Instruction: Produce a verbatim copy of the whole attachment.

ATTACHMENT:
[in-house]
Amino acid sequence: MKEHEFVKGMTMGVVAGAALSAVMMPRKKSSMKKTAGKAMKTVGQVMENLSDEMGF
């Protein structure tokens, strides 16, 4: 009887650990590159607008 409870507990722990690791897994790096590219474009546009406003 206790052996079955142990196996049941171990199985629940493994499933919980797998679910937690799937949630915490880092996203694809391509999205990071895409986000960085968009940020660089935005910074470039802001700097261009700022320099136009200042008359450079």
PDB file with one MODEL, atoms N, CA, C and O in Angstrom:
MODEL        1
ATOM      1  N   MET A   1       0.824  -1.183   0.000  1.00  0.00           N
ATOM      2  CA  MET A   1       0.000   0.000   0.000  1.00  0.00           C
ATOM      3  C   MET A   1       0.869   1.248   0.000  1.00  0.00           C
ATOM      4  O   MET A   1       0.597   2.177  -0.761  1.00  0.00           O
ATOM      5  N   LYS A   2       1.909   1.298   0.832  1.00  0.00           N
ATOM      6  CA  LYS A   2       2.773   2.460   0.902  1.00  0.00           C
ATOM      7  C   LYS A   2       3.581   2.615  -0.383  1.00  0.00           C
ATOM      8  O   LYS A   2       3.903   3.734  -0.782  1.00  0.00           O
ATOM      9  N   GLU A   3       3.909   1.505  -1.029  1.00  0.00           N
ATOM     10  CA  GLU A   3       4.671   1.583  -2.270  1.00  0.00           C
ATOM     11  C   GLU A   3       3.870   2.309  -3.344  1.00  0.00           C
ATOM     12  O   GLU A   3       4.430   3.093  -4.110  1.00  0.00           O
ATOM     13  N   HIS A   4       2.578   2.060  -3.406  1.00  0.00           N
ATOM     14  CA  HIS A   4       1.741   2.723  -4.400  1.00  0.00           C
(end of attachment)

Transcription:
[in-house]
Amino acid sequence: MKEHEFVKGMTMGVVAGAALSAVMMPRKKSSMKKTAGKAMKTVGQVMENLSDEMGF
């Protein structure tokens, strides 16, 4: 009887650990590159607008 409870507990722990690791897994790096590219474009546009406003 206790052996079955142990196996049941171990199985629940493994499933919980797998679910937690799937949630915490880092996203694809391509999205990071895409986000960085968009940020660089935005910074470039802001700097261009700022320099136009200042008359450079």
PDB file with one MODEL, atoms N, CA, C and O in Angstrom:
MODEL        1
ATOM      1  N   MET A   1       0.824  -1.183   0.000  1.00  0.00           N
ATOM      2  CA  MET A   1       0.000   0.000   0.000  1.00  0.00           C
ATOM      3  C   MET A   1       0.869   1.248   0.000  1.00  0.00           C
ATOM      4  O   MET A   1       0.597   2.177  -0.761  1.00  0.00           O
ATOM      5  N   LYS A   2       1.909   1.298   0.832  1.00  0.00           N
ATOM      6  CA  LYS A   2       2.773   2.460   0.902  1.00  0.00           C
ATOM      7  C   LYS A   2       3.581   2.615  -0.383  1.00  0.00           C
ATOM      8  O   LYS A   2       3.903   3.734  -0.782  1.00  0.00           O
ATOM      9  N   GLU A   3       3.909   1.505  -1.029  1.00  0.00           N
ATOM     10  CA  GLU A   3       4.671   1.583  -2.270  1.00  0.00           C
ATOM     11  C   GLU A   3       3.870   2.309  -3.344  1.00  0.00           C
ATOM     12  O   GLU A   3       4.430   3.093  -4.110  1.00  0.00           O
ATOM     13  N   HIS A   4       2.578   2.060  -3.406  1.00  0.00           N
ATOM     14  CA  HIS A   4       1.741   2.723  -4.400  1.00  0.00           C